Regulation  

How to regulate management functions during a pandemic

How to regulate management functions during a pandemic

It may come as a relief to senior managers within financial institutions to learn that there is no required senior management function specifically to deal with the challenges of the coronavirus. 

Indeed, given the risk that such a person could suddenly become absent, it makes more sense for such responsibilities to be spread.

While working remotely presents a considerable challenge to any business, by comparison with most, keeping control over large financial institutions with sizeable trading floors and activities running into hundreds of millions, if not billions, of pounds without an office represents a very considerable challenge indeed.

The Financial Conduct Authority and Prudential Regulation Authority set out their expectations of regulated companies in a joint statement, dated April 3 2020. 

Both regulators recognise that there may be a need for regulated companies to reorganise and redeploy staff in order to cover for furloughed managers, making this a challenging time for such businesses. However, they both require that existing responsibilities remain in place, albeit subject to some practical changes.

Temporary measures

In particular, the FCA recognises that companies may need to make temporary arrangements in order to cover absences.

While it is unlikely that large regulated companies, such as banks, will furlough anyone undertaking a senior manager role, this is not the case for smaller businesses, which were brought under the auspices of a reduced Senior Managers and Certification Regime last year.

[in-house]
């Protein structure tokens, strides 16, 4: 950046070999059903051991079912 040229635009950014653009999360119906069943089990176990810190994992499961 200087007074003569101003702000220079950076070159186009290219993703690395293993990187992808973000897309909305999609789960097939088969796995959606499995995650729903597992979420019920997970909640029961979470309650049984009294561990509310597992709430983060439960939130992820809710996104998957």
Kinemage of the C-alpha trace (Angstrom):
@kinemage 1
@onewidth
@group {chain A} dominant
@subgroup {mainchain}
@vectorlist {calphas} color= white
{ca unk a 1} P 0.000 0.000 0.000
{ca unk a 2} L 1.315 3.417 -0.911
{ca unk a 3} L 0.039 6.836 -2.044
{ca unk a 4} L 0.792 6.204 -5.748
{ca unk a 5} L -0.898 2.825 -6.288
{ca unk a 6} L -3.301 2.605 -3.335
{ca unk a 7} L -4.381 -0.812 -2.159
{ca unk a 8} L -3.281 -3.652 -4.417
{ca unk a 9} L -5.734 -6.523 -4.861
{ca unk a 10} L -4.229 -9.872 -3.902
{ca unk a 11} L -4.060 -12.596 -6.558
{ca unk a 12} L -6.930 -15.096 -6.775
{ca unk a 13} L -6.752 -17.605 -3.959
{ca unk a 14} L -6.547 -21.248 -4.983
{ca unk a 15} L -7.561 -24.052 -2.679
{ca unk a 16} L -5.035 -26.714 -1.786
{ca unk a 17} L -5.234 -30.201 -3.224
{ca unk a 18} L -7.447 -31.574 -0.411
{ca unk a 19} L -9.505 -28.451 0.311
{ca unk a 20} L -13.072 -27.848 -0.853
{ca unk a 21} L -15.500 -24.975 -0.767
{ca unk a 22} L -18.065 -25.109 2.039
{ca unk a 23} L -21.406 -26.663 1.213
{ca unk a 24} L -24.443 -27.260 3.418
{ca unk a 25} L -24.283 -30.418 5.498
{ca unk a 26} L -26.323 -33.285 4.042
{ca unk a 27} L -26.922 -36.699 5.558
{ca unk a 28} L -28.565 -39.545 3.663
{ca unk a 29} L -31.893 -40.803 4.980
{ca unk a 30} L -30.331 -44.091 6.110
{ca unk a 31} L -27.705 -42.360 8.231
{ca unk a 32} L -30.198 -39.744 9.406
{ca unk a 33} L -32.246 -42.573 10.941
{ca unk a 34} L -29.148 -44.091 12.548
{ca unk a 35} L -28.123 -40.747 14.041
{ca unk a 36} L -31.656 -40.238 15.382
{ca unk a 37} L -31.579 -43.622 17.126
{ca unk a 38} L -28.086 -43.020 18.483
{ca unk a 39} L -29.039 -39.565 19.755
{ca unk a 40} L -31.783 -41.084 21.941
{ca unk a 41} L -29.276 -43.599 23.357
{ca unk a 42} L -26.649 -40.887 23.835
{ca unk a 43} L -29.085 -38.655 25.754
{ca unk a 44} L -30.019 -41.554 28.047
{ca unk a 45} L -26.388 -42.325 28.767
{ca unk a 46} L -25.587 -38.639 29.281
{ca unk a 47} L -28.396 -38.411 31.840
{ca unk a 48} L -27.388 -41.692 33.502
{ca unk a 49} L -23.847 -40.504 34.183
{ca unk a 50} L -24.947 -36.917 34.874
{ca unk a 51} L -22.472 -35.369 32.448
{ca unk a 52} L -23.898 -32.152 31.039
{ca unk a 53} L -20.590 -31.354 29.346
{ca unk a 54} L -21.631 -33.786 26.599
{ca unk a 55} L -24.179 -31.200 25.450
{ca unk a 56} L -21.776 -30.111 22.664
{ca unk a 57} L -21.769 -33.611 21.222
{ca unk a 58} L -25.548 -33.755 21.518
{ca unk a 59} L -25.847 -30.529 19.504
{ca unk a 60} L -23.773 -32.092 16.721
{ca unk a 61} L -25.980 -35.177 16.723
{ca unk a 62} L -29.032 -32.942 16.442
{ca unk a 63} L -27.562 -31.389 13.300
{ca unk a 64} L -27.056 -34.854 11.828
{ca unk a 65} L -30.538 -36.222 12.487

Dual v solo-regulated companies

While the SMCR has been in place for dual-regulated companies (FCA and PRA), that is, banks since 2016, the regime was expanded and adapted to cover solo-regulated companies (FCA only) from 2019. 

While banks are generally large and well resourced, this is not always the case for smaller solo-regulated businesses such as IFAs, fund managers and boutique advisers, where they will draw upon a smaller pool of talent, with the result that the FCA and PRA have flexed their requirements slightly for solo-regulated companies.

By way of example, dual-regulated companies are required to continue to the annual certification of certified employees (below the rank of SMFs).

Key Points

  • Existing responsibilities must stay in place for furloughed senior managers
  • Dual-regulated companies must have an individual performing CFO and CEO functions
  • Any furloughed senior manager will effectively become dormant

Dual-regulated companies are required to have an individual performing the chief executive officer (SMF1) function and chief financial officer (SMF2) function at all times. UK branches of overseas banks must always retain a head of that branch. 

In general, the FCA has indicated that it expects certain key SMFs (that is, compliance officer (SMF16), money laundering reporting officer (SMF17) or in the case of a limited scope companies, the SMF29) only to be furloughed as a very last resort.

This makes sense as the regulator will want consistency in terms of their dealings with a company. If an individual performing one of these functions becomes absent (that is, through sickness) the company must appoint another individual to continue to undertake these core and essential legal functions.

The FCA understands a company may furlough a non-mandatory function (that is, a chief operating officer SMF24). Nonetheless, the FCA and PRA encourage companies not to do so, as this could cause intrinsic operational risk.